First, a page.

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The U.S. and Japan are seen as the leaders in earthquake preparedness. But a spike in seismic activity the past few years has even tiny countries like Nicaragua busy prepping for the worst. Nicaragua may be the second poorest country in the Western Hemisphere behind Haiti, but it is also one of the best prepared to deal with earthquakes – before and after they happen. “Nicaragua is really pro-active in monitoring earthquake activity,” John Vidale, a seismologist at the University of Washington, told Fox News Latino. “They have a really good seismologist and are prepared for the eventuality of a major earthquake.” Nicaragua’s recent quakes – the Central American nation was hit by three earthquakes last week – along with a magnitude 8.2 quake in northern Chile and magnitude 5.1 tremor that shook southern California in March, have capped off a busy decade of seismic activity. That activity has scientists closely examining movements of the world’s fault lines and lawmakers in nations from South America to Asia to the United States wondering how prepared they are for a major shake.  “California is pretty safe, and Alaska is doing pretty well,” said Don Blakeman, a geophysicist with the National Earthquake Information Center of the United States Geological Survey (USGS). “Chile and Japan, however, are probably the best prepared nations in terms of how their buildings are constructed and how they respond to an earthquake.”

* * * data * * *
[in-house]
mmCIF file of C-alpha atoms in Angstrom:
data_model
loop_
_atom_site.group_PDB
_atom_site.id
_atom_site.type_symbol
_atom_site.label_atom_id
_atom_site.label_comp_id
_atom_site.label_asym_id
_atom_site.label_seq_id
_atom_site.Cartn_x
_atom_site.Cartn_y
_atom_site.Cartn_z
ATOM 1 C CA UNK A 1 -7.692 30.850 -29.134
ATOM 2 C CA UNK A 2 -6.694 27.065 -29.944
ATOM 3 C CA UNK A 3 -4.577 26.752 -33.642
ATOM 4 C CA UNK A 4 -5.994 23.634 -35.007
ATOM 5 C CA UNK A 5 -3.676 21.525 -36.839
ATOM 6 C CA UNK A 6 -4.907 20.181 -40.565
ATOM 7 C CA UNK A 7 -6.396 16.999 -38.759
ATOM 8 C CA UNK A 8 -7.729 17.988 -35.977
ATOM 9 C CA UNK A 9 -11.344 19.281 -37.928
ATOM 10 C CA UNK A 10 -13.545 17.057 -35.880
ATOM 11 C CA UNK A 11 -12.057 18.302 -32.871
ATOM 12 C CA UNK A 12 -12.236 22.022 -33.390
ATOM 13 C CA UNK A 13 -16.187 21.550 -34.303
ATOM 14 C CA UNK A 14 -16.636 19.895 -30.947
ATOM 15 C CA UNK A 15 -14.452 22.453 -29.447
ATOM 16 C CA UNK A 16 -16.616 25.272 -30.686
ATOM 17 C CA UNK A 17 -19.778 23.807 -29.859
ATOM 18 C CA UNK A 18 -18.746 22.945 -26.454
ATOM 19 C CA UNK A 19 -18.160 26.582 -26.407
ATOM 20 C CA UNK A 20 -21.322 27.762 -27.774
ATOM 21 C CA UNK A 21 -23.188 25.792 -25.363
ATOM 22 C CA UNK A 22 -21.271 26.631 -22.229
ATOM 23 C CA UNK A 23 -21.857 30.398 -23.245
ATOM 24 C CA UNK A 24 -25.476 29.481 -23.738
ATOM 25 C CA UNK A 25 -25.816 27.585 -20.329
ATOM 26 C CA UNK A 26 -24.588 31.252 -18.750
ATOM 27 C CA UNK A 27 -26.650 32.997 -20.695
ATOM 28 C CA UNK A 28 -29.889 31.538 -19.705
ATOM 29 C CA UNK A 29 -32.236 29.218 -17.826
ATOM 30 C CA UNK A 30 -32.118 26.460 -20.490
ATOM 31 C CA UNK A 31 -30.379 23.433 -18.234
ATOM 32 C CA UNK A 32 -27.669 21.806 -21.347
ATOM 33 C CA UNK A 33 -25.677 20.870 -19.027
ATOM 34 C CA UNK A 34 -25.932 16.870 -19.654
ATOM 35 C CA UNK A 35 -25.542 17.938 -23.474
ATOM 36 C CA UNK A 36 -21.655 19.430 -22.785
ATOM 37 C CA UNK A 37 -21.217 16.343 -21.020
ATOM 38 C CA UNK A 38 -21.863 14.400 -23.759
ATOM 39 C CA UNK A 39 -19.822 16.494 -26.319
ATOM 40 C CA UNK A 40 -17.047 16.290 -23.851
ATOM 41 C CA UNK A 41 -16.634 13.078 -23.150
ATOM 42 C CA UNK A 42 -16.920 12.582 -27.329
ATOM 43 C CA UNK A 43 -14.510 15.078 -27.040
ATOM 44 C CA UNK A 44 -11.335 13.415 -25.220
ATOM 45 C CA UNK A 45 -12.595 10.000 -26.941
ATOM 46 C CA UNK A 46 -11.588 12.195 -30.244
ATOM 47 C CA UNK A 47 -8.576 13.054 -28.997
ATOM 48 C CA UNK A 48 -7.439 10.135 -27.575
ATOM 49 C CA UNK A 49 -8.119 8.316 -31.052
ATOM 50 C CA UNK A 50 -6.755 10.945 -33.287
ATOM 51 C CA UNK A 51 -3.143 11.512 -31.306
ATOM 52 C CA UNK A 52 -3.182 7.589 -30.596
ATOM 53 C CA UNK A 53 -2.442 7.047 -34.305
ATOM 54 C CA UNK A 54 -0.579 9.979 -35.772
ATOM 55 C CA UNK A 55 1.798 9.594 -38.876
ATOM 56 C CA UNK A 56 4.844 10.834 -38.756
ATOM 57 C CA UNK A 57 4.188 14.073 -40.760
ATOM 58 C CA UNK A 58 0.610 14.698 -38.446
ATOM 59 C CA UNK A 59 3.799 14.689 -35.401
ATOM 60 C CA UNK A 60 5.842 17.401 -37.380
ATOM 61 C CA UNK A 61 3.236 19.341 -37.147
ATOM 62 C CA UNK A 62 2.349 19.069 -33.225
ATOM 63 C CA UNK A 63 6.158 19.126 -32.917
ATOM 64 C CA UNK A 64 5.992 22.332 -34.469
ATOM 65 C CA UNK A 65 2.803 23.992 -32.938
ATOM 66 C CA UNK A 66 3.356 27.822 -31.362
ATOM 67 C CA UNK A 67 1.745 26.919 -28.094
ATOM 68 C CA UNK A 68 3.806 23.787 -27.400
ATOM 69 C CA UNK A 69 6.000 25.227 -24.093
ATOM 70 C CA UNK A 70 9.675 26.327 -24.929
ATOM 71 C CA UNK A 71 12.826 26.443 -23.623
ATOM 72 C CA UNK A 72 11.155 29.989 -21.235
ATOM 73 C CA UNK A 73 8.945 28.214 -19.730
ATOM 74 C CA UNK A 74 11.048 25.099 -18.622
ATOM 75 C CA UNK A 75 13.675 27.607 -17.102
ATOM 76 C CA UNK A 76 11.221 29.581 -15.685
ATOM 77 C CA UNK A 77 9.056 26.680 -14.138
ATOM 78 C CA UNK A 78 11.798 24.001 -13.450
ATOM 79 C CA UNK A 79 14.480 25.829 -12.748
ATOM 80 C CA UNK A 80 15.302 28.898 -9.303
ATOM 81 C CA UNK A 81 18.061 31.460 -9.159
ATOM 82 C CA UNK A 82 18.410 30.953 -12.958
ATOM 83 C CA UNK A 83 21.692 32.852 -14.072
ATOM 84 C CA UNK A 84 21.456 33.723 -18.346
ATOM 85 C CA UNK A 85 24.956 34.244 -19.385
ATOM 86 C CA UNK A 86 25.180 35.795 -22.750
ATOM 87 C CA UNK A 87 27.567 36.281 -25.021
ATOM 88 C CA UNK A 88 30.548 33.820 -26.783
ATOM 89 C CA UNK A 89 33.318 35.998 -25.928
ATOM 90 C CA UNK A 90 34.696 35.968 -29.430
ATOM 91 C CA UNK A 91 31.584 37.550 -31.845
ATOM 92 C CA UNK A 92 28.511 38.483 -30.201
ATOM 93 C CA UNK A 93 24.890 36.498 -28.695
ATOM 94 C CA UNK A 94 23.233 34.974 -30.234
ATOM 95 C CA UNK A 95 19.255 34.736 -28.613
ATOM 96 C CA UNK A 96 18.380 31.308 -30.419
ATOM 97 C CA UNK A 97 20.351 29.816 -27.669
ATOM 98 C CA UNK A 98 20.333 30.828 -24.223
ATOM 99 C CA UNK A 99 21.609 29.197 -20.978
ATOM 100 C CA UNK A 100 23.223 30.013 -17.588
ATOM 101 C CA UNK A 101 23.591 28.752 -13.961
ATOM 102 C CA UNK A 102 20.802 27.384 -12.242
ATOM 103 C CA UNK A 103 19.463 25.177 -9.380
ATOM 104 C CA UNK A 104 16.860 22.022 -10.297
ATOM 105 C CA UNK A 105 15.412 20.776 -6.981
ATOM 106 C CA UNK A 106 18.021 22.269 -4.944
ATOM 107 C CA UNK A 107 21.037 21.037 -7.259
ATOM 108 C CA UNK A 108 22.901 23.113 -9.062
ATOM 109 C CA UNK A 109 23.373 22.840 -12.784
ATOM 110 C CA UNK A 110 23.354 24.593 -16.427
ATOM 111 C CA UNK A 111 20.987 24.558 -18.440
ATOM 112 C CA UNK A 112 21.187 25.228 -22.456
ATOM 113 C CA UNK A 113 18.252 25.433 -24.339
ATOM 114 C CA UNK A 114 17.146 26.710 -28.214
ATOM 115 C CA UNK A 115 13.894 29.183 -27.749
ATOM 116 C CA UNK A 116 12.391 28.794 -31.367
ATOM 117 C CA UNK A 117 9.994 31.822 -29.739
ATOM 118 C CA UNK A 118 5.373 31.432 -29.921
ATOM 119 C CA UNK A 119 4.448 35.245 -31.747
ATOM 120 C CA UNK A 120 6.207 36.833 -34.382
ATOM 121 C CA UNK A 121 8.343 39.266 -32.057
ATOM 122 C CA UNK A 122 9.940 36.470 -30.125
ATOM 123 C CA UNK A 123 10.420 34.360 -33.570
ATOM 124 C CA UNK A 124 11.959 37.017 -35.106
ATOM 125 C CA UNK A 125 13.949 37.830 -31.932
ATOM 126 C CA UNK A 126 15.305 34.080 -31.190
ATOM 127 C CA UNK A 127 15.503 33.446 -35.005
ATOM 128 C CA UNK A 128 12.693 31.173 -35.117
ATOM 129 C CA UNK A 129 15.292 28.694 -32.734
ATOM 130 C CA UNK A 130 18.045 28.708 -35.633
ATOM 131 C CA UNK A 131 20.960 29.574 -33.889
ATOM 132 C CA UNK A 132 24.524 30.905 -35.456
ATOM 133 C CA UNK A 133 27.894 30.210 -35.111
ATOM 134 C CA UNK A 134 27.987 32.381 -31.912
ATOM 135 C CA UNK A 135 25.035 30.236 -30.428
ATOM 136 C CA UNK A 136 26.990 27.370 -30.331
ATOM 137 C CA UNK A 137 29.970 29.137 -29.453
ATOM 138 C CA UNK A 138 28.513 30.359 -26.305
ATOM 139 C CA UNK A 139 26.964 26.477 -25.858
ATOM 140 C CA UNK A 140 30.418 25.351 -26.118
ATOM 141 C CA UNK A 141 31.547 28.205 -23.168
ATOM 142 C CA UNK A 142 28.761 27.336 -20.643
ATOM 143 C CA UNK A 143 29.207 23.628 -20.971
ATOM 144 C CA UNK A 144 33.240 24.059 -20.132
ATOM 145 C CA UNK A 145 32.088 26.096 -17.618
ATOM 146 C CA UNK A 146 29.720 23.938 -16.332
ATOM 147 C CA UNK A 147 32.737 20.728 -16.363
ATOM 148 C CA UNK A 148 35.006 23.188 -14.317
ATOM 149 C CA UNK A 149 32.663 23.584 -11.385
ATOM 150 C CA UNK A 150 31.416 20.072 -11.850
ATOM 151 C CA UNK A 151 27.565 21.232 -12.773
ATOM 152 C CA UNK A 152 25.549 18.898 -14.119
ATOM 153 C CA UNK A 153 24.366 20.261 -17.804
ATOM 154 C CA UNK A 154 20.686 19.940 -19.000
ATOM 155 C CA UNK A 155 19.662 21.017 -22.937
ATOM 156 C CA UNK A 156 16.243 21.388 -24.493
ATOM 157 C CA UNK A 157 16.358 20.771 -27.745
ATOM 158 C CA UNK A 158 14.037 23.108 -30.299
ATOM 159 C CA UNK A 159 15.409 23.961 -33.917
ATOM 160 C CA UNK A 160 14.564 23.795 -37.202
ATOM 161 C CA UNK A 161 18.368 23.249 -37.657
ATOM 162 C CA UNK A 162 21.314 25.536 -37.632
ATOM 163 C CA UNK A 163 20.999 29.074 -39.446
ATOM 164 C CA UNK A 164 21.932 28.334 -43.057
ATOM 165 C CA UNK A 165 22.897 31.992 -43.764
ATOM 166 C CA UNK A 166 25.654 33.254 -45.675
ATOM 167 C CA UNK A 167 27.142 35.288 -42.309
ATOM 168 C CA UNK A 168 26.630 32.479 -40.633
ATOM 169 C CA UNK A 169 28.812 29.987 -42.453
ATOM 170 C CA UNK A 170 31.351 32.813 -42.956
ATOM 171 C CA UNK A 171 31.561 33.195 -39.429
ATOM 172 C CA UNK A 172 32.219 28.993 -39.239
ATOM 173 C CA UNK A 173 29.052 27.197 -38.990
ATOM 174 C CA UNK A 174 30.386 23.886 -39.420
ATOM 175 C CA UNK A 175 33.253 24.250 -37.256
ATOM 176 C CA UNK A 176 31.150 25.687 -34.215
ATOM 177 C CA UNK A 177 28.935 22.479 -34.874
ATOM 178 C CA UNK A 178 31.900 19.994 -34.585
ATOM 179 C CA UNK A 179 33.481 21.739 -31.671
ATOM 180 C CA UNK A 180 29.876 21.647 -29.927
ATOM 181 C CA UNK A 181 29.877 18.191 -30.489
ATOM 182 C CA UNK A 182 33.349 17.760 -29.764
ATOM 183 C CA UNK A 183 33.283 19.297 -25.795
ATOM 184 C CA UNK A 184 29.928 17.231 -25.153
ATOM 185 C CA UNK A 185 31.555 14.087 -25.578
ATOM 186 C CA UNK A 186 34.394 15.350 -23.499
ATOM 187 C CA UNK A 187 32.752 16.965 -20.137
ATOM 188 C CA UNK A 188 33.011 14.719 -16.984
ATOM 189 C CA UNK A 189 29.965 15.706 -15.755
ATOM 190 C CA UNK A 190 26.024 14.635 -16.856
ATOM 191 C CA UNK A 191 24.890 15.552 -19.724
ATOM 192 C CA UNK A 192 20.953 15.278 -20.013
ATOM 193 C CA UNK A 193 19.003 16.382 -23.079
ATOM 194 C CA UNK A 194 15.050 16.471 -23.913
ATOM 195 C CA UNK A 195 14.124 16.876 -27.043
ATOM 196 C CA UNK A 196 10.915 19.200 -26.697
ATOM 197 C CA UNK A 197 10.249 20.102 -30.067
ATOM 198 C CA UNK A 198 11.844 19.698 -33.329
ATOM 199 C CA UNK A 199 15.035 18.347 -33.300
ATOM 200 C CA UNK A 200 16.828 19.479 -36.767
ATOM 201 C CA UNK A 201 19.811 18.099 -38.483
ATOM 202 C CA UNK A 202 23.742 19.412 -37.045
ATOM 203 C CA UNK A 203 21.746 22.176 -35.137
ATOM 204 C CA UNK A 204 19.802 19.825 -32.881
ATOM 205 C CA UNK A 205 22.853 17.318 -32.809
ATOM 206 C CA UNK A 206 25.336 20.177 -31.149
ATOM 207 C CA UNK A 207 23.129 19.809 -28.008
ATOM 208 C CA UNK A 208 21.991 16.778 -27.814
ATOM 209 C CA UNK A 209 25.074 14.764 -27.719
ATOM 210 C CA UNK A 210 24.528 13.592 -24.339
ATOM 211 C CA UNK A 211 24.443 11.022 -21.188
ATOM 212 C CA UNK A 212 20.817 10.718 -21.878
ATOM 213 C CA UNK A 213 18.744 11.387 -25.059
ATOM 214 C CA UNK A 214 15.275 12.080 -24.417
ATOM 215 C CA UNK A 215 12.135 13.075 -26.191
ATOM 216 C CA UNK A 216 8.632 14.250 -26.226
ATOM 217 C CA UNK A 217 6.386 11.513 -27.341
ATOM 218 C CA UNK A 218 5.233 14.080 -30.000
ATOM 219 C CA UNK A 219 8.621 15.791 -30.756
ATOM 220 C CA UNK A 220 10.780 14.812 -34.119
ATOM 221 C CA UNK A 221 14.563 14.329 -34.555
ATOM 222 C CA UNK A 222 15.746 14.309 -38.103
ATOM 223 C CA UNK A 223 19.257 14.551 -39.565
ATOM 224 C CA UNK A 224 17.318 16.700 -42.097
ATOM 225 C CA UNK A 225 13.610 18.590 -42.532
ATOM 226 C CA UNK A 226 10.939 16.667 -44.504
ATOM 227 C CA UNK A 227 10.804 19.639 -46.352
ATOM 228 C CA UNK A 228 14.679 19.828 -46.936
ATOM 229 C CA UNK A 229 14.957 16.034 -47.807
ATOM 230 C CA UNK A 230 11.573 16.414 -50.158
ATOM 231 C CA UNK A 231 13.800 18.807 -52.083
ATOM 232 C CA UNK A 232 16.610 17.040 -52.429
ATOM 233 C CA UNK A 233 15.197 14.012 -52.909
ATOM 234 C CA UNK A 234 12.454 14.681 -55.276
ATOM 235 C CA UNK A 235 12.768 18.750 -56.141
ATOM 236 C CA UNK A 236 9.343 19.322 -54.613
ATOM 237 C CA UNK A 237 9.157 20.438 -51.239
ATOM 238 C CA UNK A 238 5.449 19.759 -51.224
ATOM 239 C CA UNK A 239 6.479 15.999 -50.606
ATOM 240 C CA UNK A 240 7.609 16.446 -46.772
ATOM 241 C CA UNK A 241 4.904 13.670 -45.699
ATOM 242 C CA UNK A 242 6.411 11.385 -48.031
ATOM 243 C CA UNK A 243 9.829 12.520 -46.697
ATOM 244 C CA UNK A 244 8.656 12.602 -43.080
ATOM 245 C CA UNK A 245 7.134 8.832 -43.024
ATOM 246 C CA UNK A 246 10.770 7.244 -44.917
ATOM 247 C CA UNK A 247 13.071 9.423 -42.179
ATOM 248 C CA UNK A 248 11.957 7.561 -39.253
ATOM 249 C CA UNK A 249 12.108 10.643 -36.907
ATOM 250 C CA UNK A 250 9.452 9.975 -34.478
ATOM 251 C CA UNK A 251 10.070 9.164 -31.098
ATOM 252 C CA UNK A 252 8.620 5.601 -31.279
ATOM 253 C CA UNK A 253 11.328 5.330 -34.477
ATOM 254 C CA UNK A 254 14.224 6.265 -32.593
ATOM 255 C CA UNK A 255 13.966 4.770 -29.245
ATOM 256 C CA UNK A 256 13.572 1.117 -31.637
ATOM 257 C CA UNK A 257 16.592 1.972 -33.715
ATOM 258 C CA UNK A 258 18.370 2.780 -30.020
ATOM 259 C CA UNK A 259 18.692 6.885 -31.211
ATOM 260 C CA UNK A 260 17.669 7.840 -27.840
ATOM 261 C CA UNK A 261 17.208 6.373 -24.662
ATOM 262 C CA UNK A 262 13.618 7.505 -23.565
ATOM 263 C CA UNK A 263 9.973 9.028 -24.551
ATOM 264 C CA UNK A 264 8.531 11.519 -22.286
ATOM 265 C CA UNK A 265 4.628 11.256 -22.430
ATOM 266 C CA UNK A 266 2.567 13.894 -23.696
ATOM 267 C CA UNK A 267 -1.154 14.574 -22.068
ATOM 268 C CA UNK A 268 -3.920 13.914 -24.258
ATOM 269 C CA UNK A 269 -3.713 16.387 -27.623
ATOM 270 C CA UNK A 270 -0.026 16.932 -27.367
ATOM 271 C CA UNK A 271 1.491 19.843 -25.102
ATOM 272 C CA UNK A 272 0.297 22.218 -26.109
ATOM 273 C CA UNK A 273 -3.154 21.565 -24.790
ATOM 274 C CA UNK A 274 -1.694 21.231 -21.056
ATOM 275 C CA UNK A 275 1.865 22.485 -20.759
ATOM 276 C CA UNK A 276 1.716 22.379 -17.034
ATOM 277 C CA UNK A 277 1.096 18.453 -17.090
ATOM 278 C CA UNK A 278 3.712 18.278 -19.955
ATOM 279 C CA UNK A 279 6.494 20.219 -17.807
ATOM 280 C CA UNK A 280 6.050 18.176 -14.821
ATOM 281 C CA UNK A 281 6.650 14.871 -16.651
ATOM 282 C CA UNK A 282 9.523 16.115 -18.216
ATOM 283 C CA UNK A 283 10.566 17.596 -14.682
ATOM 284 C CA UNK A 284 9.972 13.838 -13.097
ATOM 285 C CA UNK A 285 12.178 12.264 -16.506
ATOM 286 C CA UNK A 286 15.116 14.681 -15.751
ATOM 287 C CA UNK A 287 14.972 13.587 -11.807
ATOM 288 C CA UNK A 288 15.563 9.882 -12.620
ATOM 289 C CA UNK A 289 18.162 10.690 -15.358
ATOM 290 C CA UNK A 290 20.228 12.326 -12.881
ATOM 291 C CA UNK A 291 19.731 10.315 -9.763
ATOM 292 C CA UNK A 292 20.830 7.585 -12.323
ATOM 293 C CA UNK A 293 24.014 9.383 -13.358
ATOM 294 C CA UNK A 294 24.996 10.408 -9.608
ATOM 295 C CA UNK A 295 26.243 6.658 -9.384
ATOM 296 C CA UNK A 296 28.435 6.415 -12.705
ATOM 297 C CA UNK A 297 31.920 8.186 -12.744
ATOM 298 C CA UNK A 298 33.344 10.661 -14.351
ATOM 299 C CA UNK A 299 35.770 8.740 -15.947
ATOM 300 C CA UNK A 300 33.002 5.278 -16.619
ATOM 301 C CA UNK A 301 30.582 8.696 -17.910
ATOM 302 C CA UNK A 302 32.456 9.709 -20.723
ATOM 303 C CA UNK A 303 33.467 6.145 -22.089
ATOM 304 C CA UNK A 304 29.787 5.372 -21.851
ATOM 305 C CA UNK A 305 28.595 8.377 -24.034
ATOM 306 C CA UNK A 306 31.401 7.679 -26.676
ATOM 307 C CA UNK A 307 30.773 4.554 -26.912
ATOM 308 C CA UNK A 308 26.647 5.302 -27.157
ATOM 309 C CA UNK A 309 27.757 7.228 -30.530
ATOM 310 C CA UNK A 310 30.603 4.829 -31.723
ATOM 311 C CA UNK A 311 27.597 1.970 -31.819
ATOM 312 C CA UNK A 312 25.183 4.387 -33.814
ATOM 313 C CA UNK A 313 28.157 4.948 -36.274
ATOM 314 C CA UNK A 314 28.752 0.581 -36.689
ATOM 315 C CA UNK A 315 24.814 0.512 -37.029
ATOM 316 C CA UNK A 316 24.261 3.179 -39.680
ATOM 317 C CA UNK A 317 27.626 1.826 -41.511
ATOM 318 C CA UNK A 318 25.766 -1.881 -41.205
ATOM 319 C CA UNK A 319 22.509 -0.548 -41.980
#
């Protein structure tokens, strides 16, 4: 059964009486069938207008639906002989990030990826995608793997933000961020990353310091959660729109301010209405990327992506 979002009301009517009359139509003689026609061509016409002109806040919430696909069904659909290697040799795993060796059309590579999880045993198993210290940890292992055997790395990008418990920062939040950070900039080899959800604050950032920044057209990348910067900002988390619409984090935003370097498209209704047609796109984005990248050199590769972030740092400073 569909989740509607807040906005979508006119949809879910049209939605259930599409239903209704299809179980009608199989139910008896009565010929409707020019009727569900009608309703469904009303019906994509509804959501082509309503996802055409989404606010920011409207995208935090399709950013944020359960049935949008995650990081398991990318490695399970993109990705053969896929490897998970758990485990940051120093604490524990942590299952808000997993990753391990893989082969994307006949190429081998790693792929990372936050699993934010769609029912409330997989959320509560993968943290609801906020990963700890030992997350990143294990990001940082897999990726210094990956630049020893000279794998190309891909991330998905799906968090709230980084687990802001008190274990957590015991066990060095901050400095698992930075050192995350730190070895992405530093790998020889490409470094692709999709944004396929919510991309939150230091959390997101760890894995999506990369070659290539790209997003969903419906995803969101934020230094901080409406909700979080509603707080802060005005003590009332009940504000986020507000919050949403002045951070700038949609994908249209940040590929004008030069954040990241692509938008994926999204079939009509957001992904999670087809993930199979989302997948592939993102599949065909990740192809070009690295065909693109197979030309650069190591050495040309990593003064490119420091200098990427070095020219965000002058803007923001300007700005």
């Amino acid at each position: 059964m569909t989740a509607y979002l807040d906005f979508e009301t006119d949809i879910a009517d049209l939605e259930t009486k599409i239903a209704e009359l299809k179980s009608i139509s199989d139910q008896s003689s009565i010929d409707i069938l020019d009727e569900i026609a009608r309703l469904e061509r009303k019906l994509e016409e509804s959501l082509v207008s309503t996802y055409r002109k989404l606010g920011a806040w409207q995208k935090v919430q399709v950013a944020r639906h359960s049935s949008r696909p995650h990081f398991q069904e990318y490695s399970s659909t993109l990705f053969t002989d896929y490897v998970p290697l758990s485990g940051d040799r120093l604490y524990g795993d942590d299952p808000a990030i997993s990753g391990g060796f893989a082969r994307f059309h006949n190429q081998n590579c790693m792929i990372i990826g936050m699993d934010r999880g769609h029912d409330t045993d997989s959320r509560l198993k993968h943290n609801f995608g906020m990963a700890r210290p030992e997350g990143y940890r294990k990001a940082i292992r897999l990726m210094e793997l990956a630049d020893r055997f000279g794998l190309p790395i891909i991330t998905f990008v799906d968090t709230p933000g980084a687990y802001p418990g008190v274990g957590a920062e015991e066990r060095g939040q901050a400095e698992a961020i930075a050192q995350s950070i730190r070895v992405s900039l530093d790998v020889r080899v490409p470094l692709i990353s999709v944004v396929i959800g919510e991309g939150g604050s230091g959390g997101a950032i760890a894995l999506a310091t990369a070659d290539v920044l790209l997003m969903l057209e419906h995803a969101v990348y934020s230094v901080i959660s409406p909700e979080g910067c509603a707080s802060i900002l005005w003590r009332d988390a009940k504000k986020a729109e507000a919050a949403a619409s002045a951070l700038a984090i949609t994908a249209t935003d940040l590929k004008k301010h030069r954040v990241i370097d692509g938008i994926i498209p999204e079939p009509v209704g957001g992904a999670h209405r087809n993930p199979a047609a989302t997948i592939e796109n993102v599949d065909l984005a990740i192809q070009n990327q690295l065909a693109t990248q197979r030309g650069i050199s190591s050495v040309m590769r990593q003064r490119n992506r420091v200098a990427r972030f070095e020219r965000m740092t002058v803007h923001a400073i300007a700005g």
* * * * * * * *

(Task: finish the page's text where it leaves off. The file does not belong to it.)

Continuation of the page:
The U.S. Congress created the National Earthquake Hazards Reduction Program (NEHRP) in 1977 with the aim of helping to reduce the impact of temblors and mitigate the damage caused by them. Today, the program combines four agencies – the Federal Emergency Management Agency (FEMA), the National Institute of Standards and Technology, the National Science Foundation and the USGS – and its main goal is to research and develop technology that tracks earthquakes to speed up warning times and reduce damage. Cities and countries ramp up preparation after a major earthquake. But what worries many critics and U.S. lawmakers – including Los Angeles Mayor Eric Garcetti – is that once big events have passed from recent memory, such as the 1989 San Francisco earthquake, people then “ignore high-consequence, low-probability events,” Dennis Mileti, a professor emeritus of sociology with the University of Colorado, Boulder, told Retro Report. And even though earthquakes in the U.S. aren’t as frequent as those in Chile and Japan, states like Alaska, California and Washington are also at great risk for a major seismic event. California, which averages 27 minor quakes a day and suffered a 5.1 earthquake in March, is particularly vulnerable given the proximity of major cities to the coastline. “There is a lot of movement going on there,” Blakeman said. “Luckily California is pretty well prepared.” More